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Wednesday, January 5, 2011
Mary Weilding: It describes me. It also stands for Independent Confidential Adoption Research Efforts.
When it was founded?
What was the main objective?
MW: To reunite those in search and end their inner pain at no cost to them.
Are you adopted?
MW: No. I am a birthmother.
Did people mail you requests before the website was up?
MW: Yes, and word spread by mouth who sent more people my way.
Tell us about you and this search registry?
MW: I have devoted 30 years to helping others, before and during the ICARE Registry. I have reunited 1000's of people over the years. I say touched their lives. I did the Pilot TV episode search for “Find My Family” on ABC. I have reunited people of all walks of life and professions, including I helped to find my doctor's sister for her. I am a Birthmother and know the pain we feel/felt. I understand adoptees, having found my own birthdaughter first.
How many family members have you helped?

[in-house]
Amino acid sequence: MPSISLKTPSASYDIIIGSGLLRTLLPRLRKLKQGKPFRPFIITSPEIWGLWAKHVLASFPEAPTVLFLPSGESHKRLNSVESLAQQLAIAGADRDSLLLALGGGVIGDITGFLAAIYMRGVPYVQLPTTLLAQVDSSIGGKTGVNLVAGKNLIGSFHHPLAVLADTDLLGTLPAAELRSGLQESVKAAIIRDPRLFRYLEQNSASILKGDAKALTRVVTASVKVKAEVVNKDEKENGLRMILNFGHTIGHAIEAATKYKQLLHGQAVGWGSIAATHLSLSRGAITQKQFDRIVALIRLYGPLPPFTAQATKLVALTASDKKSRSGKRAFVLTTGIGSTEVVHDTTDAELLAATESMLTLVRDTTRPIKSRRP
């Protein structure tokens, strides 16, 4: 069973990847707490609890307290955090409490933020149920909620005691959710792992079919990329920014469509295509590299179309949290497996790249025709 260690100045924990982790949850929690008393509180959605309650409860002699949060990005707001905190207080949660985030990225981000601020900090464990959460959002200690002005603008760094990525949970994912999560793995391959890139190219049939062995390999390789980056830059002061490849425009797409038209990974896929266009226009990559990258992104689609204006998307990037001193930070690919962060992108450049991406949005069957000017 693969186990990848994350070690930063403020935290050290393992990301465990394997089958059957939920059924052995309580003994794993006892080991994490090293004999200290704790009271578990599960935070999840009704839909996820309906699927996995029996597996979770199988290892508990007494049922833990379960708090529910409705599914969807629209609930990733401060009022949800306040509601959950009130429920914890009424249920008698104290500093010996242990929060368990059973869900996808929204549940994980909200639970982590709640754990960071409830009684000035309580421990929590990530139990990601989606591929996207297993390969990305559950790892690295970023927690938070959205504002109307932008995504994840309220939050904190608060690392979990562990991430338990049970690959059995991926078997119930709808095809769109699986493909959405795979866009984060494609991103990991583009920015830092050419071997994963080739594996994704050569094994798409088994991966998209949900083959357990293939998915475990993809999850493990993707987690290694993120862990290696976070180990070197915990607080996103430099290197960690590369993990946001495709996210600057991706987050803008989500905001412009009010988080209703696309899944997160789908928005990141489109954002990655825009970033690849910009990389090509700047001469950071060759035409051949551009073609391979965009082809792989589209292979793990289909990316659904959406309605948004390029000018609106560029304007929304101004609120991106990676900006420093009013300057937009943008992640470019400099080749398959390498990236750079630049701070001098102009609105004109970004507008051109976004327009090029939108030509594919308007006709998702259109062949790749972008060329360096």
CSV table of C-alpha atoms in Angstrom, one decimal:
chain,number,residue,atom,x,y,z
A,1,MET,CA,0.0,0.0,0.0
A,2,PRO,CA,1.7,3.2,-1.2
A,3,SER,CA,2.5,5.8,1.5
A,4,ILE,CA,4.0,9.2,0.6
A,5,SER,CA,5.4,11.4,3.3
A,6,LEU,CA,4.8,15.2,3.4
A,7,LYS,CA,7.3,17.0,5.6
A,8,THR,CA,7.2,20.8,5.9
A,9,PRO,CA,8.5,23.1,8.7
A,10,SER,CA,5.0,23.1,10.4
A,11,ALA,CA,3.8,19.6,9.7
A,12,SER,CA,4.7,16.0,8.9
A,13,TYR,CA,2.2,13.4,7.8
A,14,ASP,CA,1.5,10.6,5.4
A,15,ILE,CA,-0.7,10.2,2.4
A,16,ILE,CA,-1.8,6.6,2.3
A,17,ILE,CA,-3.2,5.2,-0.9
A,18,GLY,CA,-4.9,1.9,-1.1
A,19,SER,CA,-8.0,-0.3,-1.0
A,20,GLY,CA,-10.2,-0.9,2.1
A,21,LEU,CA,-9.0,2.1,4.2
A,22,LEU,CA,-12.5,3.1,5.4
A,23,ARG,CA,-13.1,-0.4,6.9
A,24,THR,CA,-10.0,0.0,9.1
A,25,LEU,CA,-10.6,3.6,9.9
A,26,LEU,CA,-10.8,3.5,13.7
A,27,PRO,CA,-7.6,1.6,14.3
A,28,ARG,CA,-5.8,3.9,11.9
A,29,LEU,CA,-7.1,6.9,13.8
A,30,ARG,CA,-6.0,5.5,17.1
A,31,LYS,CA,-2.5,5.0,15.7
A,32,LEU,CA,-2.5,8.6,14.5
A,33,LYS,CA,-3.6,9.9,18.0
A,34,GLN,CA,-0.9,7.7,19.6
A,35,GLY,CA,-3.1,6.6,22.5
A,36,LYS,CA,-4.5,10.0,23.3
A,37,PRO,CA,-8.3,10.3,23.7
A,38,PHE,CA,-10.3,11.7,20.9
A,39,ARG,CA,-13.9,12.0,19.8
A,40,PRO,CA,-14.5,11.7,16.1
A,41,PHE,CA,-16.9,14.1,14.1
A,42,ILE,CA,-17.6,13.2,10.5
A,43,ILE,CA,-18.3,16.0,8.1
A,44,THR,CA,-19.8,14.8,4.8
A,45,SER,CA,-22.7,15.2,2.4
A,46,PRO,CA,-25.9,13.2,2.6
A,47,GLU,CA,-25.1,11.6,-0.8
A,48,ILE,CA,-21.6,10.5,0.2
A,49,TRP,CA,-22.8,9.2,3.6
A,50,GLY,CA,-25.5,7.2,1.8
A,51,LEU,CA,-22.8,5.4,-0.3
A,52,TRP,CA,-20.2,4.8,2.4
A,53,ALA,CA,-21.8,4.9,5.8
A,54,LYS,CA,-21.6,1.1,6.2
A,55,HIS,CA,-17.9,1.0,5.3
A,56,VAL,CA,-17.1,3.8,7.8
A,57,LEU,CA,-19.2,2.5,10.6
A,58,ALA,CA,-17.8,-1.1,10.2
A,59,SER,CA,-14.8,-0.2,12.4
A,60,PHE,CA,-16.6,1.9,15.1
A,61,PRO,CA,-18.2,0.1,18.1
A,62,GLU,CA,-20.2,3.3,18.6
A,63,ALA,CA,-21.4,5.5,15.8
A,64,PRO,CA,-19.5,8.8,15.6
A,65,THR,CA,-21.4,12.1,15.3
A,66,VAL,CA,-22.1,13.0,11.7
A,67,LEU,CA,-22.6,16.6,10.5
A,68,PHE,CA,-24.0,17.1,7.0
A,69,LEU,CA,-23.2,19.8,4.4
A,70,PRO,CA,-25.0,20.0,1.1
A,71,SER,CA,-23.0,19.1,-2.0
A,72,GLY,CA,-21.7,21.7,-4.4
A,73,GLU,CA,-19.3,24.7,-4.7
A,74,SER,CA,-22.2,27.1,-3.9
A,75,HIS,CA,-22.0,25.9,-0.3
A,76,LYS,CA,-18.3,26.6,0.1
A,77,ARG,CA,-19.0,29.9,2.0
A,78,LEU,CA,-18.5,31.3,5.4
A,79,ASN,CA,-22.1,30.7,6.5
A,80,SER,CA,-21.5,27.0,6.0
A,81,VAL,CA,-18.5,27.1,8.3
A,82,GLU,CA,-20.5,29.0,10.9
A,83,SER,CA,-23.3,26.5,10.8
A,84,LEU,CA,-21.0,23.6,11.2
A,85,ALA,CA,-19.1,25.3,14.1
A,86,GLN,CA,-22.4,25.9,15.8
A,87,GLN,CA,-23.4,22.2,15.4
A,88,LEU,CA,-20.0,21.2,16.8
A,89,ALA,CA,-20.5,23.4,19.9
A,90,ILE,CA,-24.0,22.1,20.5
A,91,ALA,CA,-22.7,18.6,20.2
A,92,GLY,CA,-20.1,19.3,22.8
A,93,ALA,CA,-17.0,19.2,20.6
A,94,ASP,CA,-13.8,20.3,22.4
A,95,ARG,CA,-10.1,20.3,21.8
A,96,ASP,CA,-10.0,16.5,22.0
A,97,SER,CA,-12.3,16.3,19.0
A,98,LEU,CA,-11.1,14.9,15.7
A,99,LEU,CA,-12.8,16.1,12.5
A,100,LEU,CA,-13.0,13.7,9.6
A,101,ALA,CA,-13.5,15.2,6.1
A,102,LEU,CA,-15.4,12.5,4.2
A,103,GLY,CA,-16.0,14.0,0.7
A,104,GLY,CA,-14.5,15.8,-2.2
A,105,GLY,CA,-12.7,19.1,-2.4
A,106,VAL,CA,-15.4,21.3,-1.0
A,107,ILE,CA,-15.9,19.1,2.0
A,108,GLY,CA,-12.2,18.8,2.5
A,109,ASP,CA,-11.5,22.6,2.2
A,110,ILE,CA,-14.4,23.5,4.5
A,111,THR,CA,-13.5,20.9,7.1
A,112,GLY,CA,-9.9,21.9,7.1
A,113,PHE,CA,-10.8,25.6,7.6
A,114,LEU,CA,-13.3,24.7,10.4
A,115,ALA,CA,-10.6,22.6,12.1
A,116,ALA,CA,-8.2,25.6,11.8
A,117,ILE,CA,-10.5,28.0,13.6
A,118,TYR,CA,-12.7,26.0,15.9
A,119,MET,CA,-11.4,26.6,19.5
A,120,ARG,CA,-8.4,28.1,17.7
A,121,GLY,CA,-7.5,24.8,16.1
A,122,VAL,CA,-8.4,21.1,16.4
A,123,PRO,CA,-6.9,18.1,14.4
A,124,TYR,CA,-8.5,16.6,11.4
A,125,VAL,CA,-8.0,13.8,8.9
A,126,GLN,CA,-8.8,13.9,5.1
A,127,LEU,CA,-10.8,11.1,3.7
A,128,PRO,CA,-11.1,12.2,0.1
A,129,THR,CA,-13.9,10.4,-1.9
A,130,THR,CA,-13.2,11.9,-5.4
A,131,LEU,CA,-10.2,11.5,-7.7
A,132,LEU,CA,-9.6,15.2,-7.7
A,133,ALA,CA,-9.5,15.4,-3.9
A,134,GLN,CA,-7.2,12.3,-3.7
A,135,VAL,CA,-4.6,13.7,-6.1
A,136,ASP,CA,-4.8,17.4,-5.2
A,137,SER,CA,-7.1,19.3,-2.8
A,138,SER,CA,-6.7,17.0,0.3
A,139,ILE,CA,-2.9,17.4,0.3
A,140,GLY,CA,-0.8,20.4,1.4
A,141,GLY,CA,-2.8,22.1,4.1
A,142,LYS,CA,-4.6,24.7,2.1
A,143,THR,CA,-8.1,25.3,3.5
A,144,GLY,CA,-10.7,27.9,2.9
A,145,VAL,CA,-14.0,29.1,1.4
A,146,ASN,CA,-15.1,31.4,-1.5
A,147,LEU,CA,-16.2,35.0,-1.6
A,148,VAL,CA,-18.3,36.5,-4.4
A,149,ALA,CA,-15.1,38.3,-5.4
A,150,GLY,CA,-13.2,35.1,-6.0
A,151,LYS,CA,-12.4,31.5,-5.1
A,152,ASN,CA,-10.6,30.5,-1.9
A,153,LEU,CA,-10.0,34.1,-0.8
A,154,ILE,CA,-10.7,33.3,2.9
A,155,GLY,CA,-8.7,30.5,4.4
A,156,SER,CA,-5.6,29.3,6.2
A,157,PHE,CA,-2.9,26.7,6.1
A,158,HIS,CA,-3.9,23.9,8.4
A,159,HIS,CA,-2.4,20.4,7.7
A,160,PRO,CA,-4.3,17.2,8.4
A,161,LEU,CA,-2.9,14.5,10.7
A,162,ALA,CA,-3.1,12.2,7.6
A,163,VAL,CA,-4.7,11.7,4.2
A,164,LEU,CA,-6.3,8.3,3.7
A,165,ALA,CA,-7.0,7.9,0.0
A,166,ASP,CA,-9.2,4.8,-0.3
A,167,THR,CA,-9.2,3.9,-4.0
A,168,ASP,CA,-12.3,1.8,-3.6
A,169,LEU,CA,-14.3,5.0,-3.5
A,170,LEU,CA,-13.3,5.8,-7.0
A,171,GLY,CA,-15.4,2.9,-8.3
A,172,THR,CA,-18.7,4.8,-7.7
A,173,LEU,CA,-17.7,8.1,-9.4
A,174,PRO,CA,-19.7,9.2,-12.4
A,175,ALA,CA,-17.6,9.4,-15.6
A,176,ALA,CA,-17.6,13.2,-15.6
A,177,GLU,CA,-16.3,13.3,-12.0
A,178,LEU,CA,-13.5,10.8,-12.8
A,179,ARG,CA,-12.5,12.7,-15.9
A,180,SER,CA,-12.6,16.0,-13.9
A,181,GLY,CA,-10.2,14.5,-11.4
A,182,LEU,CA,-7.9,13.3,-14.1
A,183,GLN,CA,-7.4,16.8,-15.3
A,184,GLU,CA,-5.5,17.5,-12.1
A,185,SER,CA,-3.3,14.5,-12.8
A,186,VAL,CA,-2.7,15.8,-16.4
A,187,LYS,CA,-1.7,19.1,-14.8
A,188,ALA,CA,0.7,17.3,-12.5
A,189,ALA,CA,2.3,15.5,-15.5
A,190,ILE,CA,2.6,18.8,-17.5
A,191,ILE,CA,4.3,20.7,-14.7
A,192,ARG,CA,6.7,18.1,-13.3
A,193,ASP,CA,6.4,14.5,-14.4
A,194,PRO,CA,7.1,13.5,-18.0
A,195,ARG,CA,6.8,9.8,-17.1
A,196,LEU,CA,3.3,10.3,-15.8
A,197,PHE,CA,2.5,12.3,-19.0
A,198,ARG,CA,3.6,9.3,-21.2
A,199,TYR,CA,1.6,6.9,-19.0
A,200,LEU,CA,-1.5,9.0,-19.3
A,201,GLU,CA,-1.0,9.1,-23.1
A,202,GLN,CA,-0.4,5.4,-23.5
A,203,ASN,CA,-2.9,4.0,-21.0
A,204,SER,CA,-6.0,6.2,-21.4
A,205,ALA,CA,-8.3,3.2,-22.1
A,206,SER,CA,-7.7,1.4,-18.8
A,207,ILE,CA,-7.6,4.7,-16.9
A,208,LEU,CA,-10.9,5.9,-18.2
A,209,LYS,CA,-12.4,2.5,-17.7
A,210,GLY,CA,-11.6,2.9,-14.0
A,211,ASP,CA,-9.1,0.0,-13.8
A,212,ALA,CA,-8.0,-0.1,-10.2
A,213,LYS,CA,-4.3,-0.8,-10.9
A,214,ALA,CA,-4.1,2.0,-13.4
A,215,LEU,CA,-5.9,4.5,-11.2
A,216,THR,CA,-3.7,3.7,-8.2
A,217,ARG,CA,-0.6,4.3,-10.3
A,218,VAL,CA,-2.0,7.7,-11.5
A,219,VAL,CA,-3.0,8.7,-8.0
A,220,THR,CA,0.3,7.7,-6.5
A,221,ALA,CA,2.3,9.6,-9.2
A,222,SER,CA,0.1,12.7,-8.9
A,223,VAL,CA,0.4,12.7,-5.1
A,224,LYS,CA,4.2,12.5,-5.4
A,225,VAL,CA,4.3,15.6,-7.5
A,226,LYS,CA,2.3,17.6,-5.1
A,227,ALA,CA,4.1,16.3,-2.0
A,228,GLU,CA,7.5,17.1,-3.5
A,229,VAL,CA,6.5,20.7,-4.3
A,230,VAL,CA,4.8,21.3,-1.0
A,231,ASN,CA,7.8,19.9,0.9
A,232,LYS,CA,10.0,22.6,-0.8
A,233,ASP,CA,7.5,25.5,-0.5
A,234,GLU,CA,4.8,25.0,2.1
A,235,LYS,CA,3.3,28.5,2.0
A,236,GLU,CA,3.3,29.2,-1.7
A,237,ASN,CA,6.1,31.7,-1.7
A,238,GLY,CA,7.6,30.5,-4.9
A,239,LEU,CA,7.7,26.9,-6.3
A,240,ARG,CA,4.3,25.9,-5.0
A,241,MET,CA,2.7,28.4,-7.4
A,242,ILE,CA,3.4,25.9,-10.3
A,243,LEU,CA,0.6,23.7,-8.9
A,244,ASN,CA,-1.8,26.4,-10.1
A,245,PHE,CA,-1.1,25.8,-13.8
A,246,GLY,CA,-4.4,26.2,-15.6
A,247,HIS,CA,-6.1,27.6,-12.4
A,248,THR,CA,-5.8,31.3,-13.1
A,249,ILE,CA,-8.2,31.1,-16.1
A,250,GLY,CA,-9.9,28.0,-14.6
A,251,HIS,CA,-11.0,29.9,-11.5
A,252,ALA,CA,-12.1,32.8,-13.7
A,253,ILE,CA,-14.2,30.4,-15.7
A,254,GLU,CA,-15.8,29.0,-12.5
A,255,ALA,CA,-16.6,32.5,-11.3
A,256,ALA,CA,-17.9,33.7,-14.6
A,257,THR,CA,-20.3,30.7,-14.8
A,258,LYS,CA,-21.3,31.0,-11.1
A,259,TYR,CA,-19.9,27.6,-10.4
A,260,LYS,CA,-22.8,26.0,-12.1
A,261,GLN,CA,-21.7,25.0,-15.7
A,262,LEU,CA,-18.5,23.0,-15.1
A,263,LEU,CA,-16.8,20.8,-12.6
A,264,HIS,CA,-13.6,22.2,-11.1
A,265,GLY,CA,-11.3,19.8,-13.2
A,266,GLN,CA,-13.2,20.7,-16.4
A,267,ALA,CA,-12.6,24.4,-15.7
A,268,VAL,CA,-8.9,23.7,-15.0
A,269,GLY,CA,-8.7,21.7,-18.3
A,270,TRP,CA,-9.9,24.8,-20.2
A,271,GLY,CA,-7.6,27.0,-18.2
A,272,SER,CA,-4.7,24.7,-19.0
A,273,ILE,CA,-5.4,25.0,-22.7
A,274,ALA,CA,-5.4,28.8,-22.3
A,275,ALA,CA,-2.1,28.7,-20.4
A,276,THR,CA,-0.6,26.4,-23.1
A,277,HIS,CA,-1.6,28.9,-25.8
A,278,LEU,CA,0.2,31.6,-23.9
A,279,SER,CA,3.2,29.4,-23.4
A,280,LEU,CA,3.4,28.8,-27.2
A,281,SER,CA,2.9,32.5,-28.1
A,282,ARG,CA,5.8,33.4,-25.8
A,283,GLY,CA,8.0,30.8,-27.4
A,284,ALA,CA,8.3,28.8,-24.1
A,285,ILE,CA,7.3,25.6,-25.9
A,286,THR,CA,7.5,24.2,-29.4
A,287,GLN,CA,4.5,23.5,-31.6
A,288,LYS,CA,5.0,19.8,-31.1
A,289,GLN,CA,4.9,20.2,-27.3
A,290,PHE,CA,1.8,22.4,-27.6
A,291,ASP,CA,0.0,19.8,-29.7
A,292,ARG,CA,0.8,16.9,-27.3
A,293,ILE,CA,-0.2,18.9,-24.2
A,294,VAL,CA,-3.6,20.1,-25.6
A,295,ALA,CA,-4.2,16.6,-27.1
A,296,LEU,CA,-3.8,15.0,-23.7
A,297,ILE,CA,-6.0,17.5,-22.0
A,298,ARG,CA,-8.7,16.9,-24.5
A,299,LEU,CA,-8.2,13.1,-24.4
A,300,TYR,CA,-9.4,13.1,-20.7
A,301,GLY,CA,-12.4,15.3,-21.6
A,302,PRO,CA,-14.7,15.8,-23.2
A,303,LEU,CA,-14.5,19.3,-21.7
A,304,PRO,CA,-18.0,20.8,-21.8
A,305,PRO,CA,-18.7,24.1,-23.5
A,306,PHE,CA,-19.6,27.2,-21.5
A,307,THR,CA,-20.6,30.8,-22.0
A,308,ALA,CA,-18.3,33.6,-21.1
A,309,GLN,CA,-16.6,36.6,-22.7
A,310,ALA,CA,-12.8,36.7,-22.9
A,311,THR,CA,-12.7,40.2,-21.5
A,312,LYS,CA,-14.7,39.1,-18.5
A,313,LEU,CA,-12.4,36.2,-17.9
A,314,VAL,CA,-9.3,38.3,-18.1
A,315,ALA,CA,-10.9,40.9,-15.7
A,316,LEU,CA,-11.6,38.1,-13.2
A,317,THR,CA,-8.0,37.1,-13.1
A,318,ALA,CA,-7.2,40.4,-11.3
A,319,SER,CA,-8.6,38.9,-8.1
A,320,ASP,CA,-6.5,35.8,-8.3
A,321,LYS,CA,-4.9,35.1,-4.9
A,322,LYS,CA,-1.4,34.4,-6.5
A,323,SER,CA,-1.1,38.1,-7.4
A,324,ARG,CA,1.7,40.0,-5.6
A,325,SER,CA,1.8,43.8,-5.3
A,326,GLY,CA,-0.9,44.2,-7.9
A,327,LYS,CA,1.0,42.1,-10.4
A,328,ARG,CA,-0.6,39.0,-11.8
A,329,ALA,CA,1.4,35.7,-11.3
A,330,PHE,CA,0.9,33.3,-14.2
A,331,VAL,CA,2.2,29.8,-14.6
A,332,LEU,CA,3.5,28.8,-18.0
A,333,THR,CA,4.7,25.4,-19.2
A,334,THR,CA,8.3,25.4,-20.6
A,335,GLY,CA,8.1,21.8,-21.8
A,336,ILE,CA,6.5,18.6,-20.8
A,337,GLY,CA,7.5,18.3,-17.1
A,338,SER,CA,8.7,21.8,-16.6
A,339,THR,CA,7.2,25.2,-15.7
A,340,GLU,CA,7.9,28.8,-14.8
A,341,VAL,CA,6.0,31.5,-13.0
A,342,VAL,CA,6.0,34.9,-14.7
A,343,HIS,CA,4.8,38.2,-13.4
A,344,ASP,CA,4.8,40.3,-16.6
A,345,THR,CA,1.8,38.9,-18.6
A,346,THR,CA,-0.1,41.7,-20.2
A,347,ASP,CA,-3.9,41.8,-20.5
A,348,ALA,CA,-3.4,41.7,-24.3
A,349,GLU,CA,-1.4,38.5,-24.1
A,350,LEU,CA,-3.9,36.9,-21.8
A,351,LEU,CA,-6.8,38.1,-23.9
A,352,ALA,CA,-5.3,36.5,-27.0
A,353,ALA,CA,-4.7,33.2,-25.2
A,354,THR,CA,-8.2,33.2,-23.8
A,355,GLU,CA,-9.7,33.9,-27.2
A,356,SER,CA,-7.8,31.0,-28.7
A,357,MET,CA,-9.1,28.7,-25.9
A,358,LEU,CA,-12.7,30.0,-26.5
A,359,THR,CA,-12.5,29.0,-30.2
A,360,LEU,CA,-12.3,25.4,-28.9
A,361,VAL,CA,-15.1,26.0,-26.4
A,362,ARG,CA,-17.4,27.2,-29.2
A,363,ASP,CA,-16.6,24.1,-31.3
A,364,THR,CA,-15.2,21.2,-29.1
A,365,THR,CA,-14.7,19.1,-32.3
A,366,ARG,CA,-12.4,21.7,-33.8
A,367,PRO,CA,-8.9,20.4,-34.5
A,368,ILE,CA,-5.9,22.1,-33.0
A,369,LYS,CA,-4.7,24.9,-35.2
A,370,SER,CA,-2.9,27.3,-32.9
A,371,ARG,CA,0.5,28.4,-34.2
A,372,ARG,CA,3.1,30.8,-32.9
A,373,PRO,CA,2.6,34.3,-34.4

MW: Over the years I never kept a count. Success was far more important than keeping numbers. Once a search was completed, I always felt the file findings were theirs and I never kept duplicate copies. They were private and confidential, belonging to the person I was helping.
Do you have a few reunions that stand out in your memory?
MW: The best is Kevin who ICARE REGISTRY is dedicated. I did the eulogy at his funeral.
Mary, you’ve been doing this work 30 years?
MW: Yes, finding my birthdaughter first and then realizing the methods (ALWAYS legal) would work for anyone.
What lead you to start a registry for others?
MW: It was a quicker easier way to reunite others without financial cost to them. MANY reunions have occurred because of ICARE REGISTRY.
Do you do this with a team of people?
MW: I worked alone most of the time with help now and then from my daughter. Over the 30 years I was able to establish contacts (other Searchers) in all States except North Dakota. I was helping them for free and they did the same for me. I was always trying to hold costs down for Adoptee or Birthmother. I never felt the need to make a living and only charged expenses. We accepted donations, which often helped if someone else couldn't afford even a tank of gas or reimbursement.